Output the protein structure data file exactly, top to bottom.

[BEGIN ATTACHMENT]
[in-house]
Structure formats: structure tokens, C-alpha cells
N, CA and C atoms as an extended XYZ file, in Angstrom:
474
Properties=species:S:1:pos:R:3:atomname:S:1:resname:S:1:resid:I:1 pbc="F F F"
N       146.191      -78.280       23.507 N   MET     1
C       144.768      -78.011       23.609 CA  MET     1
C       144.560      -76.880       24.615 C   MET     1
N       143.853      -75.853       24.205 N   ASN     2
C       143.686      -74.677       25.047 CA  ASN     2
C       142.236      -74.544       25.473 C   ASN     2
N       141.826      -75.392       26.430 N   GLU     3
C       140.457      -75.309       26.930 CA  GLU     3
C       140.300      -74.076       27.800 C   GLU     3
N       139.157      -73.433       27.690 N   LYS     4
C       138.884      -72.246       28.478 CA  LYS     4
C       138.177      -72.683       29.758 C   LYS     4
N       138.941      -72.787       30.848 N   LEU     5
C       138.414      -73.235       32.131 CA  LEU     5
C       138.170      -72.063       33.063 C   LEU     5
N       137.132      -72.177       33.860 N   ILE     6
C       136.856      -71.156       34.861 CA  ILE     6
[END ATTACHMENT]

[in-house]
Structure formats: structure tokens, C-alpha cells
N, CA and C atoms as an extended XYZ file, in Angstrom:
474
Properties=species:S:1:pos:R:3:atomname:S:1:resname:S:1:resid:I:1 pbc="F F F"
N       146.191      -78.280       23.507 N   MET     1
C       144.768      -78.011       23.609 CA  MET     1
C       144.560      -76.880       24.615 C   MET     1
N       143.853      -75.853       24.205 N   ASN     2
C       143.686      -74.677       25.047 CA  ASN     2
C       142.236      -74.544       25.473 C   ASN     2
N       141.826      -75.392       26.430 N   GLU     3
C       140.457      -75.309       26.930 CA  GLU     3
C       140.300      -74.076       27.800 C   GLU     3
N       139.157      -73.433       27.690 N   LYS     4
C       138.884      -72.246       28.478 CA  LYS     4
C       138.177      -72.683       29.758 C   LYS     4
N       138.941      -72.787       30.848 N   LEU     5
C       138.414      -73.235       32.131 CA  LEU     5
C       138.170      -72.063       33.063 C   LEU     5
N       137.132      -72.177       33.860 N   ILE     6
C       136.856      -71.156       34.861 CA  ILE     6